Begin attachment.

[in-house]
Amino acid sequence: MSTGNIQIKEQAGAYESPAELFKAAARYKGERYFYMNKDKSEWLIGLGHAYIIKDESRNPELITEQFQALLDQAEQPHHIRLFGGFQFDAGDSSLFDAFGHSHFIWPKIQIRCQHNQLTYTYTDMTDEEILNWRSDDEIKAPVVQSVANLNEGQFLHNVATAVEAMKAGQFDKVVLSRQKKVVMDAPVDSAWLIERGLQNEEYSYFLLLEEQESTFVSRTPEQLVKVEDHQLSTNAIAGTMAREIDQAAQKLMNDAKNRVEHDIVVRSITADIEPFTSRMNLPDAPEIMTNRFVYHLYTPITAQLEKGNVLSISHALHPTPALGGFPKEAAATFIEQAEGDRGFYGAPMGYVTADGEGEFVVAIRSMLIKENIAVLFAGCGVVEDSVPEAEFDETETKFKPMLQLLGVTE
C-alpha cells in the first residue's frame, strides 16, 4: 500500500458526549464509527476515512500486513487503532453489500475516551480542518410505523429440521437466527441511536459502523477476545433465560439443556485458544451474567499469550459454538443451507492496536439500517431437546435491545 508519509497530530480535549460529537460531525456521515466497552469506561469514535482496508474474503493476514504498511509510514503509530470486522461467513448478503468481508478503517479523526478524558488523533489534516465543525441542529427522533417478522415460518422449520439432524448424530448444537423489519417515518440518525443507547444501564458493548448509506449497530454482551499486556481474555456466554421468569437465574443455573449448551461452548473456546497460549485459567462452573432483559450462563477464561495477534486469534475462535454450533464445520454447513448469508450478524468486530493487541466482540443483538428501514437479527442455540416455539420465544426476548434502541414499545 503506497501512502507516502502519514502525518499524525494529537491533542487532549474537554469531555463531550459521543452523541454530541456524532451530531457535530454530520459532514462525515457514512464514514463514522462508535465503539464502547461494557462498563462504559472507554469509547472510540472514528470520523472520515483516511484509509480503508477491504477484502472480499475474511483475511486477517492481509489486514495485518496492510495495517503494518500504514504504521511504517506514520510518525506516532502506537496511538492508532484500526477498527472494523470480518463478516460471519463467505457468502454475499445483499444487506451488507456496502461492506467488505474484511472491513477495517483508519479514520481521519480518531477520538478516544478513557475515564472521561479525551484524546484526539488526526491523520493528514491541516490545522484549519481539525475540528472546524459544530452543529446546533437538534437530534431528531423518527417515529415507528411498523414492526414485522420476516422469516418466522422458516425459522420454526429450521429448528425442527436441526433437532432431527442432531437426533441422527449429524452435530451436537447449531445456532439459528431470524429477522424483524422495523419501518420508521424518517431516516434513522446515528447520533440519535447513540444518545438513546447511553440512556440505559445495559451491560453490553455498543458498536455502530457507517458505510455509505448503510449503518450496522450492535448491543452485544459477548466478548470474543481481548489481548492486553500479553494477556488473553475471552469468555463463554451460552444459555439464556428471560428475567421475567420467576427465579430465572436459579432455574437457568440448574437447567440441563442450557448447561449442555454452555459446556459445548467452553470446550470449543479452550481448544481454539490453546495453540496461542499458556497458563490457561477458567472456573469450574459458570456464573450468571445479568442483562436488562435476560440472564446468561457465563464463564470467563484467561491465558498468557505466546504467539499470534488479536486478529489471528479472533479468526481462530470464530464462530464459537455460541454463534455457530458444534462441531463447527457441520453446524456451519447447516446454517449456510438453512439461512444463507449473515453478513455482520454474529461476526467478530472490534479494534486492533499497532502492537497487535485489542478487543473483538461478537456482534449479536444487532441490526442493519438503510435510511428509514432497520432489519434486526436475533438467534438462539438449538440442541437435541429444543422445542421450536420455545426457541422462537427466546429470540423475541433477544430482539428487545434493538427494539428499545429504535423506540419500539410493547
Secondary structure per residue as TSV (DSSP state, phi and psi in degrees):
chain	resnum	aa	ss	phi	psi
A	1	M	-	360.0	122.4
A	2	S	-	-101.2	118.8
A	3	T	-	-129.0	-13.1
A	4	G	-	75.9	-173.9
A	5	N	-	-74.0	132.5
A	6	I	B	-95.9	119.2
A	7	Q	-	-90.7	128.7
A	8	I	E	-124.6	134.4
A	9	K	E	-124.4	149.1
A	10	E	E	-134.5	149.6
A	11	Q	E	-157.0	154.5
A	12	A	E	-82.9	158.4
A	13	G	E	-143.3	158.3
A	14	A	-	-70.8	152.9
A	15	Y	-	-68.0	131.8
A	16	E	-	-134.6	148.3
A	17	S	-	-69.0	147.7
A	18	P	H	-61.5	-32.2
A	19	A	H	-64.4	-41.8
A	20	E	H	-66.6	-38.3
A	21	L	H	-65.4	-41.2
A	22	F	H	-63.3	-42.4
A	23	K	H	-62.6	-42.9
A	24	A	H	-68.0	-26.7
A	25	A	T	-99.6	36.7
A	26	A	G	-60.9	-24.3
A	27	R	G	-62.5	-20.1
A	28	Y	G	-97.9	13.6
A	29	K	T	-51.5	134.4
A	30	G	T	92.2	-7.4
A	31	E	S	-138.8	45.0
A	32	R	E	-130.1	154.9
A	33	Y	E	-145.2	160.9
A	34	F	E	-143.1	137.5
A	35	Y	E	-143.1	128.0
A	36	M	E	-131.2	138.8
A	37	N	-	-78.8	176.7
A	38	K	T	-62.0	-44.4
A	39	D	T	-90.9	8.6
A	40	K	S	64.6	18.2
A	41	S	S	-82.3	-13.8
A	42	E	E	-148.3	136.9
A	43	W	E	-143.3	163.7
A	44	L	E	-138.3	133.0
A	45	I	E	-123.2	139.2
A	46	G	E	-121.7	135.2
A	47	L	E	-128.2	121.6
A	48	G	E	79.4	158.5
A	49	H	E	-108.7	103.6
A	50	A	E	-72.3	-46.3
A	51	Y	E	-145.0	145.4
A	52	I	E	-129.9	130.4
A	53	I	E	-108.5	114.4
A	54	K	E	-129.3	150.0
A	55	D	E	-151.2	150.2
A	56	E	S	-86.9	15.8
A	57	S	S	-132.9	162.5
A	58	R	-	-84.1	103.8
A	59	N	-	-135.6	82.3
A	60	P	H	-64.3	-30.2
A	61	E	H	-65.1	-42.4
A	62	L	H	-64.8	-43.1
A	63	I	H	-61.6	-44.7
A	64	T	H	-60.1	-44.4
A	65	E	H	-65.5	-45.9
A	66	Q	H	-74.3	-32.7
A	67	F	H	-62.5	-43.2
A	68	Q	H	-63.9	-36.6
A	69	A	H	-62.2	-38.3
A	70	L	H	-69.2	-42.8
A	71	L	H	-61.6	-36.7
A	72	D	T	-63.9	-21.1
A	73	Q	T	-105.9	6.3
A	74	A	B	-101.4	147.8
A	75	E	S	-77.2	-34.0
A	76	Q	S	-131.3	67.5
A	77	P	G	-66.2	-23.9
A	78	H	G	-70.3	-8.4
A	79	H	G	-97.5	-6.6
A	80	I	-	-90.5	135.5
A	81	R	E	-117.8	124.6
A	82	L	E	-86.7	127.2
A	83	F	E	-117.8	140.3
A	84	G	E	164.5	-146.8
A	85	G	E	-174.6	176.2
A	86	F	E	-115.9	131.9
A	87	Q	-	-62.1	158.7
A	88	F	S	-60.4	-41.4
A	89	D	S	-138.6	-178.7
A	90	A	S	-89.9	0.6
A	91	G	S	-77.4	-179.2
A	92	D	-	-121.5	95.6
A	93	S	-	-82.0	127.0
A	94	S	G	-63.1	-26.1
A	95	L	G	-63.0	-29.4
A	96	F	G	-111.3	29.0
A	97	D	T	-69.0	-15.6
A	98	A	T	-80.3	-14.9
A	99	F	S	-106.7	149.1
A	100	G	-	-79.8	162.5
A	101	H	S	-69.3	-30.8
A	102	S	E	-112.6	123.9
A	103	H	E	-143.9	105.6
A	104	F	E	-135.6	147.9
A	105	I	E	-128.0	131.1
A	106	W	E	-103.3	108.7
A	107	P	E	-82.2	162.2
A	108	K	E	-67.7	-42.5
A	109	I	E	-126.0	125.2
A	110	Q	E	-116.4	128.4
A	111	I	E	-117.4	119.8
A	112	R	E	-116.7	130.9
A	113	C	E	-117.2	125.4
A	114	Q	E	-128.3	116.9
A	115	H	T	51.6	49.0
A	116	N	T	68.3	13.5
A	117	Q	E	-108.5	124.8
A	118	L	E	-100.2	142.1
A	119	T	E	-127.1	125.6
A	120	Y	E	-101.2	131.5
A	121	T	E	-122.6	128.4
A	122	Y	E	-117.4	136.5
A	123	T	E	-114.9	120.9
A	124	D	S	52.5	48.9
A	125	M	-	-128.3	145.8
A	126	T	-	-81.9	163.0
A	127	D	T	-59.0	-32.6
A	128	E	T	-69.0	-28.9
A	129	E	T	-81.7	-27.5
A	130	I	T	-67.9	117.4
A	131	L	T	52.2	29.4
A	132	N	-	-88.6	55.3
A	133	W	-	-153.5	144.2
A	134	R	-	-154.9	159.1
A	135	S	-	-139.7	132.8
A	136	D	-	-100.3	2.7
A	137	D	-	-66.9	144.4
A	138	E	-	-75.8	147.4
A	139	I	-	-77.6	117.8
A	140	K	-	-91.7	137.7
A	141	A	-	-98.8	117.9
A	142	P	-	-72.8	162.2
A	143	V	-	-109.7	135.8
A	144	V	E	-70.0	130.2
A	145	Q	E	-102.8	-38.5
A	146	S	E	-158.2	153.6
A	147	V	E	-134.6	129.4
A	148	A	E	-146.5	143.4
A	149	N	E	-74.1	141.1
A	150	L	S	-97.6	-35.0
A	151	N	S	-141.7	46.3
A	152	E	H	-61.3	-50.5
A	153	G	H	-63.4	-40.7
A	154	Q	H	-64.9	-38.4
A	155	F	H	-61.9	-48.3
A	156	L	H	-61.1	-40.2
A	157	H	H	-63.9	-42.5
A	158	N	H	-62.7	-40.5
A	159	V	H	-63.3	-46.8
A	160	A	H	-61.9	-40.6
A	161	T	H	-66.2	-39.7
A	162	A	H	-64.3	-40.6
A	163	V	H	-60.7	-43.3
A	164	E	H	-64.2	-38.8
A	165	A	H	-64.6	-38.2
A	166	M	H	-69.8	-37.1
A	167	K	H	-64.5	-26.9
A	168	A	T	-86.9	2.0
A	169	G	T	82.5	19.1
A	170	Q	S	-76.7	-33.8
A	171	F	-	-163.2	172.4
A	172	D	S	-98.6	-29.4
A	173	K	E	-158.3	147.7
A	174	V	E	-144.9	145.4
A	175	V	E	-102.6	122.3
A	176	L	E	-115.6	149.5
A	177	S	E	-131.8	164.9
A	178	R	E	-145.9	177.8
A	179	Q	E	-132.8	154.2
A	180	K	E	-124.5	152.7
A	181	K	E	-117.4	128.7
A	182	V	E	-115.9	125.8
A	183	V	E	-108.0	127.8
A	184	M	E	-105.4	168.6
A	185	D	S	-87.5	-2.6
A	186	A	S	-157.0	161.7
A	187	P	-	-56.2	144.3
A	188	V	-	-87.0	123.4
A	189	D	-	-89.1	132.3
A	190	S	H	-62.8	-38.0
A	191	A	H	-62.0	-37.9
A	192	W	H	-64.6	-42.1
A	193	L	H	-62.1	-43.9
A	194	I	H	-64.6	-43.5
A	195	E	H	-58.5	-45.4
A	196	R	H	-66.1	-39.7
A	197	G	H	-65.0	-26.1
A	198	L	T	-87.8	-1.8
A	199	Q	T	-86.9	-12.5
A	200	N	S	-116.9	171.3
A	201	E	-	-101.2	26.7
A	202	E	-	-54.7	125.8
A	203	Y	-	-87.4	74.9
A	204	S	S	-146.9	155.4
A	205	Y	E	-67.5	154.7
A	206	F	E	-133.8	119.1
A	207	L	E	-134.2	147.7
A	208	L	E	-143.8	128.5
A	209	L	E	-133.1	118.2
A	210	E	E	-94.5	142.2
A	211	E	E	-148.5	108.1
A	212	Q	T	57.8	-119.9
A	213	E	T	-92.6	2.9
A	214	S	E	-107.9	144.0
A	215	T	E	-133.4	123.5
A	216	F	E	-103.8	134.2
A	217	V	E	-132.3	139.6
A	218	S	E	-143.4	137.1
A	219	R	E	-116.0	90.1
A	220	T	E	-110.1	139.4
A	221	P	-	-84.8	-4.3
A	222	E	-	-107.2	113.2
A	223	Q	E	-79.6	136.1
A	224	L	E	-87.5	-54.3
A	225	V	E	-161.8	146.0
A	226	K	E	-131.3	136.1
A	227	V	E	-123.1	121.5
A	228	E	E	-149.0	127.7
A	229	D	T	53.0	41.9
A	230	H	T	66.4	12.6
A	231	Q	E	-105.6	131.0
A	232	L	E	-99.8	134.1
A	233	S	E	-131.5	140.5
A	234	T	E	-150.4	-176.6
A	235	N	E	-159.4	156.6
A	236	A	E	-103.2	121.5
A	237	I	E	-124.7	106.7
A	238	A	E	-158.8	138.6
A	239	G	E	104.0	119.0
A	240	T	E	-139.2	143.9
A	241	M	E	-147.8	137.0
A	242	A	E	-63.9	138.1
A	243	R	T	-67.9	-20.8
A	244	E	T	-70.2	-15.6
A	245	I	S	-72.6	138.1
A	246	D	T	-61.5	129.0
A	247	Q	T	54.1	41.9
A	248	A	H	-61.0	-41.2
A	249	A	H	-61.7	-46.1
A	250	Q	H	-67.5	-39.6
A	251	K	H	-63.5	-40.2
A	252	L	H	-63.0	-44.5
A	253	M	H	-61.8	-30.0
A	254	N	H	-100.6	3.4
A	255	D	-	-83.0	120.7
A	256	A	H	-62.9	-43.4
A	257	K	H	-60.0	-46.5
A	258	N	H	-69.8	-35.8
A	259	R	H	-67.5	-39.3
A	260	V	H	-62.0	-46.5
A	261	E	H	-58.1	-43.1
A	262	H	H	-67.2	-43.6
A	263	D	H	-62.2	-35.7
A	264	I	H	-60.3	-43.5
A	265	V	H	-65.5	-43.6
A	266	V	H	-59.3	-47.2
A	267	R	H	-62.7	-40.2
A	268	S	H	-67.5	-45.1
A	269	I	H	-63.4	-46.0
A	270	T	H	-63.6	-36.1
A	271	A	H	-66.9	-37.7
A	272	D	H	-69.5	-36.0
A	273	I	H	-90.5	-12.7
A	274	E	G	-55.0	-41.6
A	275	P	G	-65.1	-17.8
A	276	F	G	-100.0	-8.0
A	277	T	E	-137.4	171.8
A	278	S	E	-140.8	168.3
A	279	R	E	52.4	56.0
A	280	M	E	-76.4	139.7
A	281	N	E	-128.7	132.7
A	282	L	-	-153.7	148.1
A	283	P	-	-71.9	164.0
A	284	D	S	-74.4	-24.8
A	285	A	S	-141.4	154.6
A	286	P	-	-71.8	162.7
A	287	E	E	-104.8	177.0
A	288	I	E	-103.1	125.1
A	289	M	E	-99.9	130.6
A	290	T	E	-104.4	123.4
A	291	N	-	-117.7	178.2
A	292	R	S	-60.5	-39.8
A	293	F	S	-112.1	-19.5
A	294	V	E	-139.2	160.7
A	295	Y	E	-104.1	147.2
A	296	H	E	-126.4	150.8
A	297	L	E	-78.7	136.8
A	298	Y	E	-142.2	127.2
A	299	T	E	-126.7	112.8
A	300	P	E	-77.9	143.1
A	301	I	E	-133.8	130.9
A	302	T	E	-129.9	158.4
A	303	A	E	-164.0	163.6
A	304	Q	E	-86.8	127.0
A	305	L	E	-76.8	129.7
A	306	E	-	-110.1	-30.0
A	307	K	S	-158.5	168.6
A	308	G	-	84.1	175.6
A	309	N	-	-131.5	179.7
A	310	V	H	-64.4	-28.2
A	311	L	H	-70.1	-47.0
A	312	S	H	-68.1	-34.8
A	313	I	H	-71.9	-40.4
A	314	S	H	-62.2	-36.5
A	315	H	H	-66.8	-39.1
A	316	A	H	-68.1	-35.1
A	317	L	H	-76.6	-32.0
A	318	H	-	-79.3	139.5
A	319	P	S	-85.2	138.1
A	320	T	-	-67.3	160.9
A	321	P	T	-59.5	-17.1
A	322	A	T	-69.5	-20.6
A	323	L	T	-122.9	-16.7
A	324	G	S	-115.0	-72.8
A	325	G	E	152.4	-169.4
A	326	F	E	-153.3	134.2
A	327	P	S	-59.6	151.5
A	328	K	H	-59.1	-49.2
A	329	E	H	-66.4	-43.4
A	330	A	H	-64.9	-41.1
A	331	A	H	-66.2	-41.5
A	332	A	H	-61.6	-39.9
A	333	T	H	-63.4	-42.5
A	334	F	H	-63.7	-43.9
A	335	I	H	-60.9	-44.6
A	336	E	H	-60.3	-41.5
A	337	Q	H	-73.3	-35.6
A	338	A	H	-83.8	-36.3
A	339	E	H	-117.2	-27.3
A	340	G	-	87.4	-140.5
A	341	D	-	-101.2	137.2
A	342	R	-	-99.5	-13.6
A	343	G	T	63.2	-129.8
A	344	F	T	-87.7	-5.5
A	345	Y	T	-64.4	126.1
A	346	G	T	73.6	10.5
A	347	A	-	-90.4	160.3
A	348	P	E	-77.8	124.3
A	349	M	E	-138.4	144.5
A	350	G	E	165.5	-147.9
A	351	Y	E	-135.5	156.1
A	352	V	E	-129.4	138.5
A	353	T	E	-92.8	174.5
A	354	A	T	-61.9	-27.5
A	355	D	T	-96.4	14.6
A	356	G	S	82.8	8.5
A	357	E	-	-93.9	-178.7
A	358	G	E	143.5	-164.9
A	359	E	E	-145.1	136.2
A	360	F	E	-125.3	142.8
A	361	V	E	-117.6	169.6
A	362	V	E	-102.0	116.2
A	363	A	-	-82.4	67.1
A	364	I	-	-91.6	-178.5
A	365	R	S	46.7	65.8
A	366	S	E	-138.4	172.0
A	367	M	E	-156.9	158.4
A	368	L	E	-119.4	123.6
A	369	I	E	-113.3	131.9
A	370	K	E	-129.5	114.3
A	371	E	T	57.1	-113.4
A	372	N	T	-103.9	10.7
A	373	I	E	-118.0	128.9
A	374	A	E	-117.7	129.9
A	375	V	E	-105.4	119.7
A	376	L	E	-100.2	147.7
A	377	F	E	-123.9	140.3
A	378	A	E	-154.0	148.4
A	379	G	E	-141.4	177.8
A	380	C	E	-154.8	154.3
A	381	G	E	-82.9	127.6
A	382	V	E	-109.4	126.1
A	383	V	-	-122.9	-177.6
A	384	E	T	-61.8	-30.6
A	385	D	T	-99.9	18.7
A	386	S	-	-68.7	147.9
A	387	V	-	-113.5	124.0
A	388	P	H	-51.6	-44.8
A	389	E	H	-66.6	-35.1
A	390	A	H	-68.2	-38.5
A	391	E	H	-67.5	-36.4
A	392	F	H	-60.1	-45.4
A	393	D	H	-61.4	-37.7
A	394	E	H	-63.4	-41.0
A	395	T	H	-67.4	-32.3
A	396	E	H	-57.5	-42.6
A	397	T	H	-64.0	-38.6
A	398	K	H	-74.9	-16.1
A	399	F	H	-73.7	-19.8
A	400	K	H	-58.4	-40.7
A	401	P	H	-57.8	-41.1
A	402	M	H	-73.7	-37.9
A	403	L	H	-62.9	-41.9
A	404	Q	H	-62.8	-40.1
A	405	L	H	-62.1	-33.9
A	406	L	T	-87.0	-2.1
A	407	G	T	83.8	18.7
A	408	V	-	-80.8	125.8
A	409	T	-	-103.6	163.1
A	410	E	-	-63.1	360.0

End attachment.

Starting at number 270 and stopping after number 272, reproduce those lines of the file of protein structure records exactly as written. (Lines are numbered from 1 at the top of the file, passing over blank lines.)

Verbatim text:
A	265	V	H	-65.5	-43.6
A	266	V	H	-59.3	-47.2
A	267	R	H	-62.7	-40.2